I think it’s Thursday. I put the garbage out and a couple of other neighbors put their garbage out at the same time, and we all looked like we hadn’t been out of sweats or leggings in a week. My hair looked worse than everybody else. My hair always looks worse than everybody else. Sigh.
Then I came back in and sprayed my homemade hand sanitizer on a paper towel to see if the stuff I put in the bottle last night to mask the smell of the alcohol had worked. It hadn’t. But at least now I’m ready to head to the corner store, even though after I get home, my steering wheel, door handles, and hands will smell like rubbing alcohol masked with a little bit of Poo Pourri spray. I mean, what are you gonna do?
I keep trying to work on my book, but I get distracted by the news headlines on the Internet screaming that I am going to die, or I am going to be penniless because my retirement accounts are down to zero. Then there’s the ad that keeps popping up on Safari that says, “If you snap your jaw like this every morning, it will remove sagging skin.” And I think, “Why, exactly, am I getting this ad? I really don’t care whether or not my skin is sagging. We’re in the middle of a pandemic, people! Sagging skin is not my first concern. It’s no higher than, I dunno, four or five on the list, right after when those M&Ms I ordered from Amazon are going to arrive.
In my endless surfing I have noticed my two TEDxMileHigh talks are popular again on the Internet. The first one has close to 2.9 million views. I get message requests every day on Facebook from people who took the time to look me up and say nice things about the talk. Apparently, it is the kind of feel-good talk people like to see in these times. It’s had 10,000 views in the last 24 hours. My newer talk, on the other hand, is up to about 155,000 views, though it is only getting about 3,000 views a day. While the thumbs up/down ratio for the first talk is about 8 to 1, on the second talk it is 4 to 1. The newer talk is not as popular as the old, but it is getting three times the comments. The newer one is not a feel-good talk. I’d see what’s going on with the comments, except, you know, you don’t ever read comments.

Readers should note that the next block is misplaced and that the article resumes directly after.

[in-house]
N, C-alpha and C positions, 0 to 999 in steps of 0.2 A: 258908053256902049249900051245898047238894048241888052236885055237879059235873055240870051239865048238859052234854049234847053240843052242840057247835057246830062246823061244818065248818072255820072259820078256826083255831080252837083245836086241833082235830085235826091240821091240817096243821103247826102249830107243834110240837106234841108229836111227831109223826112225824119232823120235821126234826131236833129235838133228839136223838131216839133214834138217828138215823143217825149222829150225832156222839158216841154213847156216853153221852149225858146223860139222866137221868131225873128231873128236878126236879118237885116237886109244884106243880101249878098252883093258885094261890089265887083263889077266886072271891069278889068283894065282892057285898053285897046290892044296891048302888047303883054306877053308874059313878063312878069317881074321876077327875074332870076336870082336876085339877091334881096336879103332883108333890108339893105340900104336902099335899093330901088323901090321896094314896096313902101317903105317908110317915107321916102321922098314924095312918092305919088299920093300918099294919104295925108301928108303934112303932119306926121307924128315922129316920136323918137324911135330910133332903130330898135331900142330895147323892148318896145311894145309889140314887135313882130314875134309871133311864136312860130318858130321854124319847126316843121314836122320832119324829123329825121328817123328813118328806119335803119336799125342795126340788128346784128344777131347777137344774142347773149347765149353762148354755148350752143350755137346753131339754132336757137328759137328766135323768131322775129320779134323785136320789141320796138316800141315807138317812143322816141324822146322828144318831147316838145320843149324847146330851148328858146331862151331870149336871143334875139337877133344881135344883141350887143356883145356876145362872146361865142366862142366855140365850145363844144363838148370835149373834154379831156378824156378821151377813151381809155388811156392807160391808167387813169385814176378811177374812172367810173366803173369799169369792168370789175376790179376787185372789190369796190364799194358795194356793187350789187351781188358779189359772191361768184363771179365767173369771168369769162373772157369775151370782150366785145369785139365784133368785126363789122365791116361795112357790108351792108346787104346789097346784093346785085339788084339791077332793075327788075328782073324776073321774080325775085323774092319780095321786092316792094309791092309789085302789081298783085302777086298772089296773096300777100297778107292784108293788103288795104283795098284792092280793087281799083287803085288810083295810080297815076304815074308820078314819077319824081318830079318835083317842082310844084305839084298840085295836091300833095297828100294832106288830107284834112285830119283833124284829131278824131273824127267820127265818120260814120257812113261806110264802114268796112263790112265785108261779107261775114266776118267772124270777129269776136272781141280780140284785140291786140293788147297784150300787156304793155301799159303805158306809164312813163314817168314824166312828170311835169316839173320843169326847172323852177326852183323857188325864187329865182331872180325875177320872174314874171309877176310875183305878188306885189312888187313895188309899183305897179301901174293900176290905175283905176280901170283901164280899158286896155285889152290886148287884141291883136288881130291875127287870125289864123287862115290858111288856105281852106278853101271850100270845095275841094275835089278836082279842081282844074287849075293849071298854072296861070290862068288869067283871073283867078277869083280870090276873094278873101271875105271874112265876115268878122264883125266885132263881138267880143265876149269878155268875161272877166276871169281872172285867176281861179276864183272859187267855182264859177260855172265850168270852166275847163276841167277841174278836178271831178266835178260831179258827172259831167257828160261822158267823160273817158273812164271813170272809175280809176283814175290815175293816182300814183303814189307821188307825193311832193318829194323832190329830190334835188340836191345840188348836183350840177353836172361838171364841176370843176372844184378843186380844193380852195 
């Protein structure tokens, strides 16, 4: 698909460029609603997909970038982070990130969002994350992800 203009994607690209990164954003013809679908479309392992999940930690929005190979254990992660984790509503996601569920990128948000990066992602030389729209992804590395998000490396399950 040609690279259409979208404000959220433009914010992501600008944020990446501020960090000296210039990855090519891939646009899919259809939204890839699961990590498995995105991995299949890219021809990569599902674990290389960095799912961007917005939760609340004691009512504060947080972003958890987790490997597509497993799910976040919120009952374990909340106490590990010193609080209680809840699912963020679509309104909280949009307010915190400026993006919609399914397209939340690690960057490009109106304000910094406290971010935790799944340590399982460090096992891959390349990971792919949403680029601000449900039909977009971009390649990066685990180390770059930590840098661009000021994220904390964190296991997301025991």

I’ve done three live video conferences in the last week, one with TEDxCincinnati, one with a church in Minneapolis, and one at Left Hand Church. We did that last one live and in the flesh at a church that allowed us to use their building, where it was guaranteed we could stay six feet apart. That one has had 4,000 views in five days, which is kinda interesting, since we are a church of 100 people. You can find it on Facebook by looking up Left Hand Church. I’m doing another church service this Sunday, and I’ll be preaching at Left Hand again on April 18. I am grateful to be found useful at times like these.
I’m hearing from a lot of folks who have Zoom fatigue. They are realizing video conferencing is hard work. You do not have the full-body three-dimensional views to which you are accustomed. You cannot read the room, or check body language. All of your discernment has to be two-dimensional. And that is hard work, trying to figure out all the dynamics of the meeting. Then there is always that person who doesn’t mute, even though the host says, “It’d be great if you all could mute yourselves.” I just want the host to say, “Hey Ralph, you idiot, you’re the one who is not on mute. We don’t want to hear your dog bark at the mailman. Get with the program!” But the hosts are always too nice, so we all suffer Ralph’s dog.
I “see” pastoral counseling clients via video. It is not ideal, but we make it work. Maybe I should send my clients a picture of the office, so they feel more like they are sitting on the comfy couch, looking out the window at the mountains. I miss seeing clients in the office. Since I have been speaking so much, I have kept my pastoral counseling practice small. While we are all stuck at home, I think I am going to open it up to allow a few new clients. I enjoy helping people remove the obstacles to finding their own answers. If you can get to a person’s core, he or she pretty much always knows what to do. The problem is removing the obstacles that prohibit them from getting to their core.
Oops, speaking of clients, it’s time to go. My prayers are with you all.